If you have no space to grow but still want to contribute something healthy and nutrient packed to your plate why not try growing a salad bowl garden.
Even if you don’t have a garden, you can still grow some tasty food by starting a salad bowl garden and remembering a few simple tips.
To start your own salad bowl garden, you need
- a suitable container,
- a space that gets a good amount of sun around 5 hours. Salad Bowl gardens don’t need sun all day.
These will work indoors and out, you could use a windowsill, a small balcony, or even pop your bowl straight onto the dining table.
I start the year by keeping our bowl indoors on the dining table and when the milder weather arrives we move it out onto our patio table.
You can of course keep this indoors the whole growing season.
If you have space, you could plant up a few patio pots outdoors to give you a lot more options but that’s not essential.
What’s the best pot for a salad bowl garden?
For a salad bowl garden, you need a pot that is wide and relatively shallow, it can be any shape you like.
We’ve used an old wooden salad serving bowl but in the past, we have used a deep seed tray inside an old baking dish to make it prettier.
You could use large empty tin cans clustered together or left over food containers. Literally anything will do that fits in your space and decor.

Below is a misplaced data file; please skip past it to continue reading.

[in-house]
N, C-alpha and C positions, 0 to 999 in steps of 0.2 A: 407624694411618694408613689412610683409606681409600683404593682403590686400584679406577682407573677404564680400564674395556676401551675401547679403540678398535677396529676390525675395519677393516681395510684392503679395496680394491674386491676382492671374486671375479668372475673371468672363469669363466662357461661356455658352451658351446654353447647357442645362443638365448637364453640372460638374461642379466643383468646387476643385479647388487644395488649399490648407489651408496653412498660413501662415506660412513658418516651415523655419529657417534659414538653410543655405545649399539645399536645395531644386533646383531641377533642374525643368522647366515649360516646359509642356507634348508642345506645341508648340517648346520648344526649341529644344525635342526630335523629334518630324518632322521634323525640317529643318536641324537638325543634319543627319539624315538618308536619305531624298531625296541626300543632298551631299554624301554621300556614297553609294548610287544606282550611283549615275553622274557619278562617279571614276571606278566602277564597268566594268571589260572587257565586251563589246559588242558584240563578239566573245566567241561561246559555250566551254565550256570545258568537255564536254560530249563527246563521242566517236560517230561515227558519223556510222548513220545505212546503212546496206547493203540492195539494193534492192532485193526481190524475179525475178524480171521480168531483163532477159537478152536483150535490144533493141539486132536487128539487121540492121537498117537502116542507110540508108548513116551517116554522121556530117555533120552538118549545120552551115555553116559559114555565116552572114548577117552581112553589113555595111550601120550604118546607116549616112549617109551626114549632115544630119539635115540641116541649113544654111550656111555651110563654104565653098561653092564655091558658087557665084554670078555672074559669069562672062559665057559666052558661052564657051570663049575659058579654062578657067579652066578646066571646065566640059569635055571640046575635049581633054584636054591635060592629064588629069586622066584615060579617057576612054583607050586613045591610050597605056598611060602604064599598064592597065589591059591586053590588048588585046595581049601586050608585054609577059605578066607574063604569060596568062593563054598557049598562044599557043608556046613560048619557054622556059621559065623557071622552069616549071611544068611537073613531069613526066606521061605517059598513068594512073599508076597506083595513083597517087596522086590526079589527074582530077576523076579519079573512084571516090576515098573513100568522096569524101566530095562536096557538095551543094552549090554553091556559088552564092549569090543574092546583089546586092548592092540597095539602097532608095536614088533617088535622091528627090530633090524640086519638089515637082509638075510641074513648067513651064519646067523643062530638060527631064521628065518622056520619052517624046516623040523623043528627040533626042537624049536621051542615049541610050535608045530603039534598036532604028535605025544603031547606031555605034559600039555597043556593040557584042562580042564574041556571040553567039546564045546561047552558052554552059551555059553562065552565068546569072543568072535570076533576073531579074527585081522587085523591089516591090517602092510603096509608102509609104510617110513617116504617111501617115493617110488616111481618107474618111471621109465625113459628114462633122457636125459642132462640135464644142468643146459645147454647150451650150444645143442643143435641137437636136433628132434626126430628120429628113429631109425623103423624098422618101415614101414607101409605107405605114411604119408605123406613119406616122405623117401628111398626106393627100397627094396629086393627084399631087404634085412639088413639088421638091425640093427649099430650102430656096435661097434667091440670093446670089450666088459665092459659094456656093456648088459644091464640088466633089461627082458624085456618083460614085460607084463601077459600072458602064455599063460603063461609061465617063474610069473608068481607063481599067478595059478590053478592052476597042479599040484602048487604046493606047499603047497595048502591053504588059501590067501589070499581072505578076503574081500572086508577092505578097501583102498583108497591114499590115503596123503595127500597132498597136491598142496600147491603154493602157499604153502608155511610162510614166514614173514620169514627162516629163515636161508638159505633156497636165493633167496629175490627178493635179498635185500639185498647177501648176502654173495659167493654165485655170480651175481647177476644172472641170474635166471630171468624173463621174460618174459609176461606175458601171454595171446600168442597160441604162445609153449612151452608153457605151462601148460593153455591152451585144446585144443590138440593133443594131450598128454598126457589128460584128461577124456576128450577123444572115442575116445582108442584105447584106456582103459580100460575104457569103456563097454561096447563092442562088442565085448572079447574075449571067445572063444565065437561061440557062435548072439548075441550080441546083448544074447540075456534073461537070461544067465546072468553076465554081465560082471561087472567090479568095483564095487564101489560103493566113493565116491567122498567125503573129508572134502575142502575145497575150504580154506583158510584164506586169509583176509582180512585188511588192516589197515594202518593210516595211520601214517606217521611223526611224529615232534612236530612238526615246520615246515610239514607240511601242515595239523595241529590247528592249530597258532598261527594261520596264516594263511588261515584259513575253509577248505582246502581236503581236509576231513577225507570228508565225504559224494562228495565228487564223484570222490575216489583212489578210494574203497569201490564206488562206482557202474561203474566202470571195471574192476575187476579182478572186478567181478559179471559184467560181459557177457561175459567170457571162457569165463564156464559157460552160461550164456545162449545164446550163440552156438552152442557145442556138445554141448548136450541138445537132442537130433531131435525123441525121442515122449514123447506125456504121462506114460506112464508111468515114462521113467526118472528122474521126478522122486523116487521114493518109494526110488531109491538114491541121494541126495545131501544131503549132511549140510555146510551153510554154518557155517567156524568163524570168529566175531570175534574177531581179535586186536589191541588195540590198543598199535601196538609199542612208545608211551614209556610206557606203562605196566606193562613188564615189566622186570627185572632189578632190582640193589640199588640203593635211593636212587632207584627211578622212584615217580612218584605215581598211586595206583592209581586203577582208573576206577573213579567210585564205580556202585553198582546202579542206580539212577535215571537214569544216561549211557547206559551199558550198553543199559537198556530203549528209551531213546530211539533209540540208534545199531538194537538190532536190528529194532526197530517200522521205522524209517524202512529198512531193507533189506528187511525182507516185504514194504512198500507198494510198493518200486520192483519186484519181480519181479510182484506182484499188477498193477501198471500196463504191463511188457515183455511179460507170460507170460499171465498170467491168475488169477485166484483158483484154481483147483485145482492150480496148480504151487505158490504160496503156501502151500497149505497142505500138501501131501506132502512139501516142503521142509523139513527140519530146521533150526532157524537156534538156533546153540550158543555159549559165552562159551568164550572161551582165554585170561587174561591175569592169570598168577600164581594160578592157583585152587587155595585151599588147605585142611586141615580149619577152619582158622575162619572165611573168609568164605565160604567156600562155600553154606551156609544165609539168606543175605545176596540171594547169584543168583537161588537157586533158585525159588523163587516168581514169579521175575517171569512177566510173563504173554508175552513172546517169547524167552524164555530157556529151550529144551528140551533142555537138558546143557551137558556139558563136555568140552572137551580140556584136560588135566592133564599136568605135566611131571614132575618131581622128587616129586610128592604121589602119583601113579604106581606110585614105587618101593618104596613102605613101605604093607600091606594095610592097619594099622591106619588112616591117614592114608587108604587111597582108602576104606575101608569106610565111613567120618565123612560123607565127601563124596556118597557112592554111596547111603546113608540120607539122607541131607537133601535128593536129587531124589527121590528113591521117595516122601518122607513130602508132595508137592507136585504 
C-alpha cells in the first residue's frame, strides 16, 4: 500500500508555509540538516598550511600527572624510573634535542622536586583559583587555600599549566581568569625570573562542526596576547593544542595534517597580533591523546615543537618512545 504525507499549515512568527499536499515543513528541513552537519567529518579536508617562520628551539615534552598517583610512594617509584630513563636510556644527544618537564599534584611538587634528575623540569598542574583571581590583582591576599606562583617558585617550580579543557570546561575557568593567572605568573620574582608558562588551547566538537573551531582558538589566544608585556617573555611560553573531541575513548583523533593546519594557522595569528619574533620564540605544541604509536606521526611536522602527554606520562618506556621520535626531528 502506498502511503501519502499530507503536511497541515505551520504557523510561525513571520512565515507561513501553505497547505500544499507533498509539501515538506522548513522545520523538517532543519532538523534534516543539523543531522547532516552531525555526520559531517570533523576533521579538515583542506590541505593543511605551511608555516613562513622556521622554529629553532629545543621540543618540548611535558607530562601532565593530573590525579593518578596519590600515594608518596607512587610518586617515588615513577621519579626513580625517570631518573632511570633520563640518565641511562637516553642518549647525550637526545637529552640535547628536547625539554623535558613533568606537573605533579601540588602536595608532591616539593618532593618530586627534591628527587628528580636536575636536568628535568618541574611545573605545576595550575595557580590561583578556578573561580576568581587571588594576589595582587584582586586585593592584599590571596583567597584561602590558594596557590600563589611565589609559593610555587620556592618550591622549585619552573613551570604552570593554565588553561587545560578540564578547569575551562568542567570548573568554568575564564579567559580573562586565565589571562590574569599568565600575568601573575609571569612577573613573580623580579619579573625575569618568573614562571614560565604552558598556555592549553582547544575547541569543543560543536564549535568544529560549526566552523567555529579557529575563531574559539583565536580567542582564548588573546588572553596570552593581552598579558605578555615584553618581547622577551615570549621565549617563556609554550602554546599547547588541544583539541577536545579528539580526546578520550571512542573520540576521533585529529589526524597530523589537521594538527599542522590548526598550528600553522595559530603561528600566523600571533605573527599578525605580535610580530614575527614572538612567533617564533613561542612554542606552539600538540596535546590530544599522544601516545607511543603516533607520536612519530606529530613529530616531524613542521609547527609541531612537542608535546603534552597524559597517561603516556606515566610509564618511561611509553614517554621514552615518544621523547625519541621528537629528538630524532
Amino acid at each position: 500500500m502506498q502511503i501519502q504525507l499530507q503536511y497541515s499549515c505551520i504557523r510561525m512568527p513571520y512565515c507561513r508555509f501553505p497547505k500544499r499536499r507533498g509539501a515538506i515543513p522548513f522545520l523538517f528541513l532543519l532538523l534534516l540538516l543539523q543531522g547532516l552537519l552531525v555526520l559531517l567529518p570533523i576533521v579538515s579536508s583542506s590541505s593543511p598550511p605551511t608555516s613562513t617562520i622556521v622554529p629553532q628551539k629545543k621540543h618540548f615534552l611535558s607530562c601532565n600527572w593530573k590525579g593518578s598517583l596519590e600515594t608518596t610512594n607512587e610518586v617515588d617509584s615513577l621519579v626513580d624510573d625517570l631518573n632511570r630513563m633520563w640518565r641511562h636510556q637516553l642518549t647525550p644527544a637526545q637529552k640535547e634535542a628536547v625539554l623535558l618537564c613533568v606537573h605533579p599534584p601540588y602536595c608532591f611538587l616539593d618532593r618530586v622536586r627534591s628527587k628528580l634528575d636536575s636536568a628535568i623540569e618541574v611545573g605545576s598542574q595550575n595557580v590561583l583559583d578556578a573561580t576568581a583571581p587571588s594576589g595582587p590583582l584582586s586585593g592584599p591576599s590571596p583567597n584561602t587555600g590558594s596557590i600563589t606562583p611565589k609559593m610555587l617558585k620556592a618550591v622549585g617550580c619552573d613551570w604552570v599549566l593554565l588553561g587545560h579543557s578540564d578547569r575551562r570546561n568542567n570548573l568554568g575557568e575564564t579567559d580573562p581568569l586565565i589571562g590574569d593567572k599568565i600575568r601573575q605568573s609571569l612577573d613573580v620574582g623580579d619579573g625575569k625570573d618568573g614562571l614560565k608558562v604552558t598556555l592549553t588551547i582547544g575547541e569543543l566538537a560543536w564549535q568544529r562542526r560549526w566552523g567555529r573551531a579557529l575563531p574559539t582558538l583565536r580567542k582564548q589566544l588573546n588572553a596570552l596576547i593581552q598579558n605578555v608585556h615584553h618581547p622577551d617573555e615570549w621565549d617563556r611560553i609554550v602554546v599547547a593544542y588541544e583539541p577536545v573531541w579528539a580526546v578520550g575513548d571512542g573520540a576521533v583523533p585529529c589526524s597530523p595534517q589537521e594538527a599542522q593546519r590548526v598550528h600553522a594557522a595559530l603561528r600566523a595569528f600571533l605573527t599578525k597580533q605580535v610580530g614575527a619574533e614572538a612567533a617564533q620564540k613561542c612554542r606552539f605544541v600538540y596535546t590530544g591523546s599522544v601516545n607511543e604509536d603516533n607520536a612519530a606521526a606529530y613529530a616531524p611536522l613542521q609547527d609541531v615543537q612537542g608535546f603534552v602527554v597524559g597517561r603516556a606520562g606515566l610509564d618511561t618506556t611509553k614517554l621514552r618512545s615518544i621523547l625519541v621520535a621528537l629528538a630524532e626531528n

A window box would serve as a great salad ‘bowl’ too .You can find a plastic pot easily, which is lightweight and you can move it conveniently.
Whatever container you choose, it has to be at least 6-8 inches deep as you’re growing quite a lot in a small space so a good depth of soil is needed to keep fertility up.
Also Read: Starting a small salad garden
Also Read: How to grow lettuce
What’s the best soil to use in your salad bowl?
The soil you use is so important. The soil is responsible for feeding your plants quite intensively over the next few months, so choose a good quality compost.
You can make and add your own compost to boost the fertility in your planter too
Which is useful if you have a garden space. If not, you don’t need to miss out as you can still make your own compost in a simple soda bottle.
This is a great experiement for kids to see the science of how soil works. But it is also a fantastic way to create small manageable amounts of compost to add to your salad bowl or patio pots.
Read: DIY compost in a bottle
Simply fill a washed soda bottle with kitchen scraps, weeds, shredded paper and cardboard etc in layers. Once full, place somewhere dark and allow to compost.
It should take around 10 weeks to compost down which is perfect timing for adding to your bowls as the nutrients already there is being used up.
It’s a fantastic way to recycle household and kitchen waste.
When you first plant up your bowl, add a fertilizer like Blood Fish and Bone to give your plants the best start possible.
What’s the best plants to grow in your salad bowl garden?
Firstly, you need to decide which types of the many lettuce varieties you would like to grow:
- Loose leaf,
- Cos (Romaine),
- and Crisp ones.
Lettuces come in a lot of different colours and types from red, yellow, green and even purple, then there’s speckled, Oak leaves, frilly, curly and loose leaf so be adventurous and fill your plate with a range of interesting varieties.
Salad leaves like Swiss chard, Pak choi, Raddicchio, Chicory, Spinach and even Pea shoots grow well in a salad bowl.
Herbs like chives, coriander, parsely also work here.